It’s only reasonable that police, who remain on the front lines even in the mist of a pandemic, would want a safe way to monitor the public without having to risk their own health. That’s why some police departments have turned to the use of drones during the coronavirus pandemic in order to monitor social distancing and other situations. But defense lawyers, as well as privacy and civil rights advocates are concerned that once police start using drones, they will continue to do so long after the Covid-19 threat has dissipated.
Which Police Departments Are Using Drones?
At least 8 law enforcement agencies in San Diego County already use drones, including the Escondido Police Department, Carlsbad Police Department, San Diego Sheriff’s Department, Oceanside Police Department, San Diego Police Department, Chula Vista Police Department, National City Police Department and San Diego Harbor Police Department. Recently the El Cajon Police Department also applied for a $45,000 drone with grant money they received after the outbreak began.
Drone Use Related to Covid-19
In the last few weeks, the Chula Vista police department announced its intention to start using drones to monitor people during the pandemic so they can avoid coming in close contact with the public. They want to attach microphones to the devices and use them to give warnings to people who are not wearing masks or who are failing to keep 6 feet away from others. It’s a noble idea, but one that may just as easily be achieved with police officers equipped with megaphones and many people who are weary of government surveillance worry that if police start using drones to keep an eye on things during the coronavirus outbreak, they won’t stop using them in such a manner when the disease is no longer a threat.
Why Were Police Using Drones Before the Coronavirus?
In San Diego, this question is quite problematic as the Voice of San Diego contacted six police departments in January to find out what police agencies were using their drones for. Only two of the agencies complied with the requests by providing logs about their drone use. Of all agencies, the Carlsbad PD was the most transparent with their use of the surveillance tools.
Overall, the paper discovered that police agencies were using drones for things such as monitoring protests, search and rescue missions and to follow fleeing suspects. These things are important to know because while most people would support the use of a drone for rescue missions or even direct pursuit of a suspect, the idea of using drones to monitor protests seems like a slippery slope. Imagine the effect it could have on free speech if the police add facial recognition to the devices and are able to identify everyone who attended a protest -particularly one against police abuses.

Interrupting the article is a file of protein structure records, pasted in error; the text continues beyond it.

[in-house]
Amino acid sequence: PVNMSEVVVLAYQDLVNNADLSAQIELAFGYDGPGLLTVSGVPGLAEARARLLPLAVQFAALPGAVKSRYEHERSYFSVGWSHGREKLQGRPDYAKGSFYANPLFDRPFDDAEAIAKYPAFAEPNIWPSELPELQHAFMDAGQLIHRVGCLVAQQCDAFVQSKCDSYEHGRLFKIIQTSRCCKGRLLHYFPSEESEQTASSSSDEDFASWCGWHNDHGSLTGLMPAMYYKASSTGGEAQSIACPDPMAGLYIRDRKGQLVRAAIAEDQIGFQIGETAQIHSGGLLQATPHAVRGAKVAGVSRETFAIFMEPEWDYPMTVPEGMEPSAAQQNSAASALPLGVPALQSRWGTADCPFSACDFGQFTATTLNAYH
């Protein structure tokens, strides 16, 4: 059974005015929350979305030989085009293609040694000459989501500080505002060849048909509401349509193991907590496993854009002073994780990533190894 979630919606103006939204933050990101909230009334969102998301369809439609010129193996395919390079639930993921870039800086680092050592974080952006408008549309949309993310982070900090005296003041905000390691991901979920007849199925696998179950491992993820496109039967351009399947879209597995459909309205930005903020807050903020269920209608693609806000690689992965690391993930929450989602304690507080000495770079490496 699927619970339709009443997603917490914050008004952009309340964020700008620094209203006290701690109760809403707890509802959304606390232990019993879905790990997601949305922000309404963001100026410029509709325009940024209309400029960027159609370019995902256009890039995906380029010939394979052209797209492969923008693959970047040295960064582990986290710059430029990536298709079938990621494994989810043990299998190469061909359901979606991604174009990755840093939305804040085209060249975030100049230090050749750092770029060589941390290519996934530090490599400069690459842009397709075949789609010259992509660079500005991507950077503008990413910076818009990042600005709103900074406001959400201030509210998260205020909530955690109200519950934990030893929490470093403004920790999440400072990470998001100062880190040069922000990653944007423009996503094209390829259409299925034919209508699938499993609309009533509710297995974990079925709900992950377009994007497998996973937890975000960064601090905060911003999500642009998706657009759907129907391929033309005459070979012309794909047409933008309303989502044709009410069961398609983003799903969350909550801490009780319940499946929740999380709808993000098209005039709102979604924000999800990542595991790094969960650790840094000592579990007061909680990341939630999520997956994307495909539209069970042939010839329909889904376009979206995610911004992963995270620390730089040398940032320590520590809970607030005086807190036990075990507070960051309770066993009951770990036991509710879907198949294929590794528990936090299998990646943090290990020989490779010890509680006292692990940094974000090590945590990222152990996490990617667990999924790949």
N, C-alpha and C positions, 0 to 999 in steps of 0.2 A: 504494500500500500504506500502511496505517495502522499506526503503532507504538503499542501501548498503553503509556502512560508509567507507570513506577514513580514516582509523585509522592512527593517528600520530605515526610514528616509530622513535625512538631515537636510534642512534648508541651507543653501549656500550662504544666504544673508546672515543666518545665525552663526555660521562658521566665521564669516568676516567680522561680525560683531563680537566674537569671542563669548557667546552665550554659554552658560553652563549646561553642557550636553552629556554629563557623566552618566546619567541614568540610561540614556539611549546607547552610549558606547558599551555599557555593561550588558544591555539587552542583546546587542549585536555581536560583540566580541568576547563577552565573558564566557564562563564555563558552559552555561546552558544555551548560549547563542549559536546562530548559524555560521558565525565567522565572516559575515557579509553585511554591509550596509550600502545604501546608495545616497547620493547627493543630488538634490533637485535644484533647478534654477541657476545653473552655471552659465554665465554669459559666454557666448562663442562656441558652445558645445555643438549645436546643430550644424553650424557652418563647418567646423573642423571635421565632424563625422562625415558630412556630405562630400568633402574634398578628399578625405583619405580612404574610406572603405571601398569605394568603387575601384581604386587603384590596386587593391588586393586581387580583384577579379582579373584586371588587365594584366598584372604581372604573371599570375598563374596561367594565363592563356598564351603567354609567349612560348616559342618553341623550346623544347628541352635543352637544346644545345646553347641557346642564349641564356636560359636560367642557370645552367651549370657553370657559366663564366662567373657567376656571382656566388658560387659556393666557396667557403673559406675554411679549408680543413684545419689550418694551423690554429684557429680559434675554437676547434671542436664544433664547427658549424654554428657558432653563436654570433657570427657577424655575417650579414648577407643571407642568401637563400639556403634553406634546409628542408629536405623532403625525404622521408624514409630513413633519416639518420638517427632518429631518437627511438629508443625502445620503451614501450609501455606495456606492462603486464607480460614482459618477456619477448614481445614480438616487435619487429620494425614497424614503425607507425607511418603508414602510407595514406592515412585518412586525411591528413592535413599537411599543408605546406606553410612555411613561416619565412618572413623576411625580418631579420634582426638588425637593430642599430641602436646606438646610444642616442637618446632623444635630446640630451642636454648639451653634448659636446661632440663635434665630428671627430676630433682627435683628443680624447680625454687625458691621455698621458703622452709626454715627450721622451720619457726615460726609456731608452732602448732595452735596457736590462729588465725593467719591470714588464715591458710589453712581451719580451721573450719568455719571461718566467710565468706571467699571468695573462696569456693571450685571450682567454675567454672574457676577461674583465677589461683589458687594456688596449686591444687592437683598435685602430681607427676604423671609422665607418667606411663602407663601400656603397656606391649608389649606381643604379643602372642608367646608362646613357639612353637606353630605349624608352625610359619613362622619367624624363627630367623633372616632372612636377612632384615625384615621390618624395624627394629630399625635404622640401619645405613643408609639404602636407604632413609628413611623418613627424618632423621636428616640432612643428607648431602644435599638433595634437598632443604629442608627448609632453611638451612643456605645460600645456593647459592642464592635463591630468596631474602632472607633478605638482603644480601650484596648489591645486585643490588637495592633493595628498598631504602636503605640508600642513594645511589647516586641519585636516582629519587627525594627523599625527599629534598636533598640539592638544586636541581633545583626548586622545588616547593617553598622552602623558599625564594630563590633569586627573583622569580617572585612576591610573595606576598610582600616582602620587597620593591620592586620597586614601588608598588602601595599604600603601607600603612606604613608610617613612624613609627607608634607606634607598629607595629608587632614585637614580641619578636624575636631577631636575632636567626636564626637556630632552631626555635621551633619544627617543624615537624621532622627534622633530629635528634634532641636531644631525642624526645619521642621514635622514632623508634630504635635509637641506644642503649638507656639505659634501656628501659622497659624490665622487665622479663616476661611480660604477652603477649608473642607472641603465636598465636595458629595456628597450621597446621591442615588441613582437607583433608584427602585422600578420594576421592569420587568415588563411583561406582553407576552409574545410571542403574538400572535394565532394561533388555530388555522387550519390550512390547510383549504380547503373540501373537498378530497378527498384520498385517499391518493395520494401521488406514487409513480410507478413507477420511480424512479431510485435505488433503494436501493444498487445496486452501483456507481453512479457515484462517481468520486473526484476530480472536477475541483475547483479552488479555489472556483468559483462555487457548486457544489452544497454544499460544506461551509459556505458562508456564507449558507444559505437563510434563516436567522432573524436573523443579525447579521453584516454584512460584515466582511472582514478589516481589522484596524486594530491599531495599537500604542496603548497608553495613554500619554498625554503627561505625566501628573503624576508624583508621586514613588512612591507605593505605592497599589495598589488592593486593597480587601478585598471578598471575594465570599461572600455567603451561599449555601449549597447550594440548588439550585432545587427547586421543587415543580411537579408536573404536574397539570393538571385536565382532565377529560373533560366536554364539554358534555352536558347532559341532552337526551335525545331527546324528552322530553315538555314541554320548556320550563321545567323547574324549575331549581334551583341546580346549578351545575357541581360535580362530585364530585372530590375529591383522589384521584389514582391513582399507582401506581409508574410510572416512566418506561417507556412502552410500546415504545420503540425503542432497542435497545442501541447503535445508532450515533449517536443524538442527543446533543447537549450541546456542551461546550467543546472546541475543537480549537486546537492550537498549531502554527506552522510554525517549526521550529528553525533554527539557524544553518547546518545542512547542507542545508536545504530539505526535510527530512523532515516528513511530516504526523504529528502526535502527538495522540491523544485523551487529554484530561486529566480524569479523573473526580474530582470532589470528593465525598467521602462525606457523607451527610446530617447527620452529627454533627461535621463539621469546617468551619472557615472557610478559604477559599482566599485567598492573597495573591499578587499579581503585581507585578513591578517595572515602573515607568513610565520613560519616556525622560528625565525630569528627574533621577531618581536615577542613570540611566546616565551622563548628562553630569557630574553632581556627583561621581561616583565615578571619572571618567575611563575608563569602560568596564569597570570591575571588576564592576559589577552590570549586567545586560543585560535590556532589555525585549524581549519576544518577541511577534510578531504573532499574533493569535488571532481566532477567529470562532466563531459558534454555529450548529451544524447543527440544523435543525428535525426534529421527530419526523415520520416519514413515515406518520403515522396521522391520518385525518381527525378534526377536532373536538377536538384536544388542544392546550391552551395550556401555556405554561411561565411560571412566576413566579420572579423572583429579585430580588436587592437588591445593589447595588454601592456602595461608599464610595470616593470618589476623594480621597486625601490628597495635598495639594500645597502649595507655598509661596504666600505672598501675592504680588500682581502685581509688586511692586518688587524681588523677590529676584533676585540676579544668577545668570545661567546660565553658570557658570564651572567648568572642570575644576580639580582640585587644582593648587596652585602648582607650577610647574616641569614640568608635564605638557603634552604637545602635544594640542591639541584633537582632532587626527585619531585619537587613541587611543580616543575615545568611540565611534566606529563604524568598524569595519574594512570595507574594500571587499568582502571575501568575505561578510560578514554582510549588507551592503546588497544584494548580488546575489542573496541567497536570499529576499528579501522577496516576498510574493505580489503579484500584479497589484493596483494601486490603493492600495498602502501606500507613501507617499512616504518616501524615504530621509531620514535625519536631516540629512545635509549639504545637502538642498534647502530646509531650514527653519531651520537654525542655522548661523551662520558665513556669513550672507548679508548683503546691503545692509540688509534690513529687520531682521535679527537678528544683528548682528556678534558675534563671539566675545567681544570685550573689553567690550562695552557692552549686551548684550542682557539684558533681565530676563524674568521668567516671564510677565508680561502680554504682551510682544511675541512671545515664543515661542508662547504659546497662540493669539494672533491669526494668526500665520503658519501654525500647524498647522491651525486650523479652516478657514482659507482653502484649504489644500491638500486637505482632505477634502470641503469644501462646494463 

San Diego Lack of Citizen Oversight on Police Surveillance
The concern about police surveillance is isn’t just a crazy conspiracy theory either. Because San Diego County has no Community Control Over Police Surveillance (CCOPS) program, there was practically no oversight when San Diego Police Department started using the city’s smart streetlights to investigate crimes.
When the county is already being monitored by drones and streetlight cameras, is it really such a stretch to imagine the police to start using other technology incorporated into these devices to monitor people further? Imagine if the police used facial recognition software to know who travels where, tools to read cell phone screens of anyone walking while looking at their phone, or heat guns to tell who is in their homes and when.
It would be particularly worrisome if police start using drones to conduct searches of private property. Fourth Amendment and privacy rights would be implicated by searches where an individual expects a zone of privacy. You don’t need to be paranoid to be concerned by these invasions of privacy.
This is why Peter Liss stands among those who question the necessity of arming police with drones during the coronavirus outbreak. Yes, it could help keep officers safe while enforcing the law, but there are other ways to do this without risking the privacy of the public at large. If you have any questions about this issue or are suspected of any crime, please call (760) 643-4050.
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